Understated five year old mixing material
Last time around I looked with admiration at the St. Nicholas Abbey 5 Year old, suggesting that in its unadorned simplicity and firmness lay its strength…it didn’t try to do too much all at the same time and was perfectly content to stay simple. It focused on its core competencies, in management-speak. Yet that same day, just minutes apart, I also tried the Real McCoy, another Bajan five year old, and liked it less. Since both rums are from Barbados, both are unadulterated, and both five years old, it must be the barrels and original distillate. As far as I know the St Nick’s is from their own pot still, and the McCoy from a blend of pot-column distillate out of Foursquare, and they both got aged in bourbon barrels, so there you have the same facts I do and can make up your own mind.
Just some brief biographical facts before I delve in: yes, there was a “real” McCoy, and as the marketing for this series of rums never tires of telling you, he was a Prohibition-era rumrunner who would have made Sir Scrotimus weep with happiness: a man who never dealt with adulterated rum (hence the “real”) didn’t blend his stuff with bathtub-brewed popskull and never added any sugar, and bought occasionally from Foursquare, back in the day. Mr. Bailey Prior, who was making a documentary about the chap, was so taken with the story that he decided to make some rums of his own, using Mr. Seale’s stocks, and has put out a 3 year old white, a 5 year old and a 12 year old.
So here what we had was a copper-amber coloured 40% rum aged for five years in used Jack Daniels barrels, which presented a nose that was a little sharp, and initially redolent of green apples and apricots. It was slightly more aromatically intense than the 3 year old (which I also tried alongside it), and opened up into additional notes of honey, dates, nuts, caramel and waffles. The issue for me was primarily their lack of intensity. “Delicate,” some might say, but I felt that on balance, they were just weak.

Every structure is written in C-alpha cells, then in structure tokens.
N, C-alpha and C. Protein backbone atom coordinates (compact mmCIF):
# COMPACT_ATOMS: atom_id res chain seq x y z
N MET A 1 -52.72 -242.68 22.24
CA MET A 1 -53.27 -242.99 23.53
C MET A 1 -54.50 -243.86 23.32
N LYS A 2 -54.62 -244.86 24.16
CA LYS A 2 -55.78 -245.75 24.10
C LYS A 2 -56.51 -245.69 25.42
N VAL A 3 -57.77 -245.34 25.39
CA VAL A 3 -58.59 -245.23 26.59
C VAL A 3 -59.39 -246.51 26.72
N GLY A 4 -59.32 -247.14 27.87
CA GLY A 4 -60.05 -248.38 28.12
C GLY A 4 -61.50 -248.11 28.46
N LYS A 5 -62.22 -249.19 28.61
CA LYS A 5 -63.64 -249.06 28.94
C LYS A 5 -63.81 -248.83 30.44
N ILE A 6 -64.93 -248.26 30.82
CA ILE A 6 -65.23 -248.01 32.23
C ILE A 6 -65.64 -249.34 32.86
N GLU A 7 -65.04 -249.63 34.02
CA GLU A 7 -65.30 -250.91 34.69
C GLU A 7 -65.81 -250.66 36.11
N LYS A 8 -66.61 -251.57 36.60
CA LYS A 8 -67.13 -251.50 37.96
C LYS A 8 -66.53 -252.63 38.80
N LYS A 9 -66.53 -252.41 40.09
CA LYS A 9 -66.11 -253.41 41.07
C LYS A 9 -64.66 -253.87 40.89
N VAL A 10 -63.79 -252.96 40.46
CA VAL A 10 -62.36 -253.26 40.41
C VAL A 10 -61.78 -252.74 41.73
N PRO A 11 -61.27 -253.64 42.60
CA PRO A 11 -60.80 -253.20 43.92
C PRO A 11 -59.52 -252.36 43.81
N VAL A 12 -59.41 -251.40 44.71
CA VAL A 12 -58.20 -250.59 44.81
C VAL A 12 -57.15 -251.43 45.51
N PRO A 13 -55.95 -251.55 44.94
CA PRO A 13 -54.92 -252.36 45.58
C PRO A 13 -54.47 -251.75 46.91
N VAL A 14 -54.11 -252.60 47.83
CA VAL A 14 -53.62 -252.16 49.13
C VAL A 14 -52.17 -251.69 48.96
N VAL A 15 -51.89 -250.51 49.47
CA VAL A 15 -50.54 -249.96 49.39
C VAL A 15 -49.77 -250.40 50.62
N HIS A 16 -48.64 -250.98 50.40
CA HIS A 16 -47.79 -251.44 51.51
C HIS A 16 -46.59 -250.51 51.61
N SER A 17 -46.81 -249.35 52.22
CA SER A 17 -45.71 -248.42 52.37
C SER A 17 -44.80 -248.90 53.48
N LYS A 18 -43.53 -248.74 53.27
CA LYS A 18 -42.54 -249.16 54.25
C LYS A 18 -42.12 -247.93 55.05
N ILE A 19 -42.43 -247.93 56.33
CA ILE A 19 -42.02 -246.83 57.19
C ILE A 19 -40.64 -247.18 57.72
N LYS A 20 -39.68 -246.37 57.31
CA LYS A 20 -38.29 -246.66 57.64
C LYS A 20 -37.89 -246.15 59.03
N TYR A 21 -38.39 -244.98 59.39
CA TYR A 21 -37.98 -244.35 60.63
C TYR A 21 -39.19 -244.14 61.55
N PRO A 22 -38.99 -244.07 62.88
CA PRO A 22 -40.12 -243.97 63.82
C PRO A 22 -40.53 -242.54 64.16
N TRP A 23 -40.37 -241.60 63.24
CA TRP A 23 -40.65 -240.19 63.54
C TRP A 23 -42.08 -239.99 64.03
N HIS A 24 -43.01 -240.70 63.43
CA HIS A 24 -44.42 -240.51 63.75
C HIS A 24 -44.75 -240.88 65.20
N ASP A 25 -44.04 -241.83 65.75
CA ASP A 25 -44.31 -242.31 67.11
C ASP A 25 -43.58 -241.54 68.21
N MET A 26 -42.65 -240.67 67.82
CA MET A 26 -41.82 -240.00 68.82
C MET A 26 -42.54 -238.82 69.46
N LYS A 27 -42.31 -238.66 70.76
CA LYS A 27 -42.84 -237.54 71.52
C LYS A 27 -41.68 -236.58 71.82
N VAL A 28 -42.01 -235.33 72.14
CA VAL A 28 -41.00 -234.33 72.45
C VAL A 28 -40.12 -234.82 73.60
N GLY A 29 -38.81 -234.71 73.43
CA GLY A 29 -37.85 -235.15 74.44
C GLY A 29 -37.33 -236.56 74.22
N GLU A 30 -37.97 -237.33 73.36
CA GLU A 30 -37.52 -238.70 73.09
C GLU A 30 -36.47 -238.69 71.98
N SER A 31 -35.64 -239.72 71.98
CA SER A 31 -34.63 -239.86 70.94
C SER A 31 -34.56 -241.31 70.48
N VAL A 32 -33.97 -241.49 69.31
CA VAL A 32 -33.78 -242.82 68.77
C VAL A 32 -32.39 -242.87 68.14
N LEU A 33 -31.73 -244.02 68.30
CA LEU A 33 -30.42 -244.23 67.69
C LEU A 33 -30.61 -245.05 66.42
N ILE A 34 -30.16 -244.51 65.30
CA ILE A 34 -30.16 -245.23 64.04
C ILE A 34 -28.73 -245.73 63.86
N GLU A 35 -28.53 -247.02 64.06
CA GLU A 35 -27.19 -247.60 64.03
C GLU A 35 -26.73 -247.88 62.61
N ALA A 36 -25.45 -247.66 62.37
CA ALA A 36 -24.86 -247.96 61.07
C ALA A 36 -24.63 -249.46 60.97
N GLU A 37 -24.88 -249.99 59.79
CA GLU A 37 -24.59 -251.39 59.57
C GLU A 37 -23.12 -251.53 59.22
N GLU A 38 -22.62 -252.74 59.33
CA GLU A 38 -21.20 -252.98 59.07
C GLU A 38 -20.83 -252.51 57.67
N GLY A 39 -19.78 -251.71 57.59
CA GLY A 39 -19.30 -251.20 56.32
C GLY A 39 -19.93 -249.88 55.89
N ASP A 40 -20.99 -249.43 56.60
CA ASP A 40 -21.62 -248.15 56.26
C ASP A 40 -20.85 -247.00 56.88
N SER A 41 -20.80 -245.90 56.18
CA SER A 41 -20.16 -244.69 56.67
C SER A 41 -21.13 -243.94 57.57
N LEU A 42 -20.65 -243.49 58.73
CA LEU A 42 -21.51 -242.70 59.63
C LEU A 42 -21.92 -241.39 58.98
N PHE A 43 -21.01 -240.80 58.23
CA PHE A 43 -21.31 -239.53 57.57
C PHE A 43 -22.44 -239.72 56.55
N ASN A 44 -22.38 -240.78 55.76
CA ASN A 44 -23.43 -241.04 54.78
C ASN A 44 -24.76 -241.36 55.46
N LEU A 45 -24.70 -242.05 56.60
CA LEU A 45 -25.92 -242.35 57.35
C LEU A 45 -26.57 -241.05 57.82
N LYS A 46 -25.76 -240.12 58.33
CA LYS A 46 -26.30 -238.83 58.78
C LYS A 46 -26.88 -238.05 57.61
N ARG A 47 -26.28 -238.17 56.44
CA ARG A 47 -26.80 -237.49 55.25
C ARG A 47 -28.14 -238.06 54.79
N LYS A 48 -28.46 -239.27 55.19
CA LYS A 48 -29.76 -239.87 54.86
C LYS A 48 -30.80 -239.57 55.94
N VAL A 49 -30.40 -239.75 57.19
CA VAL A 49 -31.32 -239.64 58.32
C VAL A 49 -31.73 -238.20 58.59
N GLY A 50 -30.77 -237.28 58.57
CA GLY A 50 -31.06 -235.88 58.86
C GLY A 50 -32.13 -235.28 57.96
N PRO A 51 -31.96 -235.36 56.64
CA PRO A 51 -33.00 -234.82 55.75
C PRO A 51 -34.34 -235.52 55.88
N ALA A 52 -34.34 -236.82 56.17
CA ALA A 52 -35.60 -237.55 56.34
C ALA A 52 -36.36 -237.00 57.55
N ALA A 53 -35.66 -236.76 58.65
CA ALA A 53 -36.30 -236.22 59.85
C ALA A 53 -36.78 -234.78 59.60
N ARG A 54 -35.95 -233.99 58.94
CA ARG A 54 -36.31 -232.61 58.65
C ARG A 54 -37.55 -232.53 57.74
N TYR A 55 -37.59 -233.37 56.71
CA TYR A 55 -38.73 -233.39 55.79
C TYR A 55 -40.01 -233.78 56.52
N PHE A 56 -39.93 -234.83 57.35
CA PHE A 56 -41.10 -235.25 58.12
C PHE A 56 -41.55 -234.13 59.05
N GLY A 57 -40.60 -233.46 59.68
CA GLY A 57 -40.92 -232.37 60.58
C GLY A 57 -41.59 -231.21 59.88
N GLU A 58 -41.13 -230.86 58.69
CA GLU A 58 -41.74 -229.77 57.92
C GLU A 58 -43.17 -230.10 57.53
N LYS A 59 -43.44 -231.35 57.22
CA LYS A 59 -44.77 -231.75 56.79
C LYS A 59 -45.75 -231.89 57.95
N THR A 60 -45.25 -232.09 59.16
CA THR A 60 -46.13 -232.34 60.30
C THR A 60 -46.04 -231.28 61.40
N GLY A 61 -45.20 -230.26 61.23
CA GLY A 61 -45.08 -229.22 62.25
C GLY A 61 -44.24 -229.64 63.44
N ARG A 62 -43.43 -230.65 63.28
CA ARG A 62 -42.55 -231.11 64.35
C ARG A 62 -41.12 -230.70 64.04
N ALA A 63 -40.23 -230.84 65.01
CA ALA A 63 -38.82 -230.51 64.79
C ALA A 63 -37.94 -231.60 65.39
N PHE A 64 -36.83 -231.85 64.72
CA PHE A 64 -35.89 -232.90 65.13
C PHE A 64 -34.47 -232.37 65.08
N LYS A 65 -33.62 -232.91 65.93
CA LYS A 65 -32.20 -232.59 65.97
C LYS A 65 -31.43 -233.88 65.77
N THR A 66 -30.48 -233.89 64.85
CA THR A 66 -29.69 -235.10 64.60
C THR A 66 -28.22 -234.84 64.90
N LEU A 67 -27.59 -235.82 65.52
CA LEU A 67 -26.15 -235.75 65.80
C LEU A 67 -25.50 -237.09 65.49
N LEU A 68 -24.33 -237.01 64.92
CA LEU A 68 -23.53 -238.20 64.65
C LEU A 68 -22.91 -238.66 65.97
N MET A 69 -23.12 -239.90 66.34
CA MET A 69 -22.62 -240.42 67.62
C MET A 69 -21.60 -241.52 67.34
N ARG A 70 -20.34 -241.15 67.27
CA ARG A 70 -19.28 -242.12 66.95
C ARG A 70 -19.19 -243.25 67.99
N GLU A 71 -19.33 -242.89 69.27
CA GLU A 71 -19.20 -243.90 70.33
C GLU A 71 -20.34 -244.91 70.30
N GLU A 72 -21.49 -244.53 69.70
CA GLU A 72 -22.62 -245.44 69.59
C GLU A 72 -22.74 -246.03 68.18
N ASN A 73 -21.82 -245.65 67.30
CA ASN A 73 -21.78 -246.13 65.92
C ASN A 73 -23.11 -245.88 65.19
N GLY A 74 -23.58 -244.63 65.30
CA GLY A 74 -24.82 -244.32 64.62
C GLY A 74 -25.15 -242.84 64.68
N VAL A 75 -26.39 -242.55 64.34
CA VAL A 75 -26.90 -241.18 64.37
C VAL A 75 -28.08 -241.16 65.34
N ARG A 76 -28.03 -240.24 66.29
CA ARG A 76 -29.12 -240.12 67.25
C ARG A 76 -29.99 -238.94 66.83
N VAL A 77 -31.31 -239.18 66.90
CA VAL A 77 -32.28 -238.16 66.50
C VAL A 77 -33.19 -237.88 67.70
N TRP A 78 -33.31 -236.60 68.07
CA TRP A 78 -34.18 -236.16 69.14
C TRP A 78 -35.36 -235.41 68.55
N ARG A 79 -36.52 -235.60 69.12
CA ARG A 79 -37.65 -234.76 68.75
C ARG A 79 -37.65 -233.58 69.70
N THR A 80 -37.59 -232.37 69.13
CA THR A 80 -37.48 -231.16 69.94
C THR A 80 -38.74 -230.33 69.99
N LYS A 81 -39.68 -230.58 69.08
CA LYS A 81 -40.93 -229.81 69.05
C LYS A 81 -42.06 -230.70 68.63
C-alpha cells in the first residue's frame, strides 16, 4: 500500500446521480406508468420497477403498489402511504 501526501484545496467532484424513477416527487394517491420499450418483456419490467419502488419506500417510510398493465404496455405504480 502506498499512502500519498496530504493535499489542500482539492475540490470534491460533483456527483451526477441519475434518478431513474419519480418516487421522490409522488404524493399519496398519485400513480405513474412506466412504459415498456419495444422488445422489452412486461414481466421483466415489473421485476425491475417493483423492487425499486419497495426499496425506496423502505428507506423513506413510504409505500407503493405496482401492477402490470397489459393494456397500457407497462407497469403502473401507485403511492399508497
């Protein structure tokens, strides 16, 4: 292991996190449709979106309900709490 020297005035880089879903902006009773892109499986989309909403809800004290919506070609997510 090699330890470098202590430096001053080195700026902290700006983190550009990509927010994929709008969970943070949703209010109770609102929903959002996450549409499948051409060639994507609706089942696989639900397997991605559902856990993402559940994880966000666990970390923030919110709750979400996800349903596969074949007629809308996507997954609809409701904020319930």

Similar issues were there on the palate. It was easy, no real power, and reminded me why stronger rums have become my preference. However, good flavours were there: cider, apples, citrus, sharpness, balancing out vanilla and vague caramels. There were almost none of the softer fruits like bananas or fleshier fruits to balance out the sharper bite, and this was reinforced by the oak which came over in the beginning (and took on more dominance at the back end)….so overall, the thing is just too light and unbalanced. This is what proponents of the style call genuine, what lovers of 40% Bajans will name “excellent”, and what I call uninteresting. Overall, and including the short, light, here-now-gone-in-a-flash finish, it displayed some of the same shortcomings I’ve associated with many younger and cheaper rums from Little England – there just wasn’t enough in there for me to care about.
Leaving aside the stills, I’m at a loss to quantify the reason why the St Nick’s presented so much more forcefully than the McCoy given their (relative) commonality of origin and age and lack of additives. The McCoy five gave every impression of being dialled-down, and has too little character or force of its own, no indelible something that would single it out from its peers: the El Dorados for all their sugar at least have some wooden still action going on in there, the St. Nick’s is firm and unambiguous, and even the Angostura five has some aggro underneath its traditional profile But all we get from the McCoy is a sort of wishy washy weakness of profile and a failure to engage. Torque it up a little and we might really have something here…until then, into the mix it goes.